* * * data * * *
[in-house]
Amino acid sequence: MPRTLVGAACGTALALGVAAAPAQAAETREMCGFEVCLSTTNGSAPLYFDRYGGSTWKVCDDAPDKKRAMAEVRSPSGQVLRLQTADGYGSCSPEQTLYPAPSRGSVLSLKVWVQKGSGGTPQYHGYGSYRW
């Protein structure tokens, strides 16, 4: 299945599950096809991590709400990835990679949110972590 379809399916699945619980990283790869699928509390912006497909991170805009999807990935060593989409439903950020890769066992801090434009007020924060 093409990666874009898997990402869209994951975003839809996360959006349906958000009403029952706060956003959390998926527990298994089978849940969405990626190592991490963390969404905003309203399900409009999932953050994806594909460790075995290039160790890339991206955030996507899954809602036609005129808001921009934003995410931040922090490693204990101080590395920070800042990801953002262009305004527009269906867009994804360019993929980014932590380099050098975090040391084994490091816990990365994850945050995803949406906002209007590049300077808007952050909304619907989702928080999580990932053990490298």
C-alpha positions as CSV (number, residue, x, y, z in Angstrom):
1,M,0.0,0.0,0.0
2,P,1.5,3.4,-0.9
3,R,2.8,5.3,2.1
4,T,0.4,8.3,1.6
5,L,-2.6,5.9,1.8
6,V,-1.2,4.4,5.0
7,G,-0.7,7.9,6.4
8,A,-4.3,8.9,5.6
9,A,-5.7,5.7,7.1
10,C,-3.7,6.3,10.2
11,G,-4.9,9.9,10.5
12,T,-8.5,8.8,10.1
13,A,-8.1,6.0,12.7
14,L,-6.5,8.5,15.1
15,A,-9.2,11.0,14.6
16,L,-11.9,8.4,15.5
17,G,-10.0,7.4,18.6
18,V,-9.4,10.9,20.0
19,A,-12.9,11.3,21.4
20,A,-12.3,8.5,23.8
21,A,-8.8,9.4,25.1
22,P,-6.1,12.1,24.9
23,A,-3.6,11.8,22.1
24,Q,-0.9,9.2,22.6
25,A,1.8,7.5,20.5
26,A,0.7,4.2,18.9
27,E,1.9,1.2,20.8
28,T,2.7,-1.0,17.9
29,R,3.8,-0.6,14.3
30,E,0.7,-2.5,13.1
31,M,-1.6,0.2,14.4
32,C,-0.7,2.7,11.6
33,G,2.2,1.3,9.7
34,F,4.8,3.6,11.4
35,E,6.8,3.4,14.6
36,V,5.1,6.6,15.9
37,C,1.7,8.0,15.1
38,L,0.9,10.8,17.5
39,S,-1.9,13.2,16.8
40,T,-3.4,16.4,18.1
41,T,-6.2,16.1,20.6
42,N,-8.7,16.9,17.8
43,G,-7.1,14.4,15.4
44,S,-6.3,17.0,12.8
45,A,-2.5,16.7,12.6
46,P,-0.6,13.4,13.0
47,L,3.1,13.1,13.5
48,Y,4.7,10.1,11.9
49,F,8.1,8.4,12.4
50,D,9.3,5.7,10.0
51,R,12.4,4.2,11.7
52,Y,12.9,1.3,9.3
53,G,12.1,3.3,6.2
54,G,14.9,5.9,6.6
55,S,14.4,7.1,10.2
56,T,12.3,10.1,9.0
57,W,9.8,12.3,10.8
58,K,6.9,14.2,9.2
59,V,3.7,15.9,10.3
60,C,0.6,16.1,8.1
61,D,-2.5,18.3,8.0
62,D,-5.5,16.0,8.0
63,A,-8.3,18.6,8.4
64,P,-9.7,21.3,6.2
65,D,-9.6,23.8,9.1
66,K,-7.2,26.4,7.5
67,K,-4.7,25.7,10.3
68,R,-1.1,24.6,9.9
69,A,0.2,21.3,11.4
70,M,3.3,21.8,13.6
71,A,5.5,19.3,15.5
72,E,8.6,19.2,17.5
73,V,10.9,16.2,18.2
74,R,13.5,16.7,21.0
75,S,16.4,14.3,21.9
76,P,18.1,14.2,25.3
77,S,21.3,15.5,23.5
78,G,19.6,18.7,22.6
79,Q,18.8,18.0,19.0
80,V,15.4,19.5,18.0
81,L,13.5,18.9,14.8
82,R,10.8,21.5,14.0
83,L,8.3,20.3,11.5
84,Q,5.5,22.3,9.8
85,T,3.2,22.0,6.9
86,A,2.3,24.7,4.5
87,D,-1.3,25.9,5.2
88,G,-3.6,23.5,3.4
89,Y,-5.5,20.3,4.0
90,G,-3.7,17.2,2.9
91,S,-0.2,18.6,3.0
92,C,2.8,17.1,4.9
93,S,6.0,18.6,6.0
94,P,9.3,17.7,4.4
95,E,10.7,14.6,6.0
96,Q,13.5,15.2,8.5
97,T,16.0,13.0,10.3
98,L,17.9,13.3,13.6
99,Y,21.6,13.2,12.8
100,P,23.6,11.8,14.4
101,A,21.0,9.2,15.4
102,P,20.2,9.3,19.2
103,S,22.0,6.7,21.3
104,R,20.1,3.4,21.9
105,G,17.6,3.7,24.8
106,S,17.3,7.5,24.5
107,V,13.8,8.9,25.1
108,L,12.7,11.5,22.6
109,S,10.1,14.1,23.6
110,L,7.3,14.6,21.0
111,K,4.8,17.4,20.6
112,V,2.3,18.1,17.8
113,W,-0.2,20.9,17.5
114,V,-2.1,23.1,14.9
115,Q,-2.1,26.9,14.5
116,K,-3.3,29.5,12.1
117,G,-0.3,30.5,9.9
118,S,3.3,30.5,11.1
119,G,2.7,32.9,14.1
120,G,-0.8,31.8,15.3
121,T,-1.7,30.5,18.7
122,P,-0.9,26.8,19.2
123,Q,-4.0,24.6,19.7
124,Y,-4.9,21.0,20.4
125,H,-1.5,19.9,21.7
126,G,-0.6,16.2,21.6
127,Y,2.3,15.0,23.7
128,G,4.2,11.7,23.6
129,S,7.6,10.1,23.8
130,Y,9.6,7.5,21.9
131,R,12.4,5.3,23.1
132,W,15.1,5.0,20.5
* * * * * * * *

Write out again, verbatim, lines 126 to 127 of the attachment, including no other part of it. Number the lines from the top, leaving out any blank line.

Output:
122,P,-0.9,26.8,19.2
123,Q,-4.0,24.6,19.7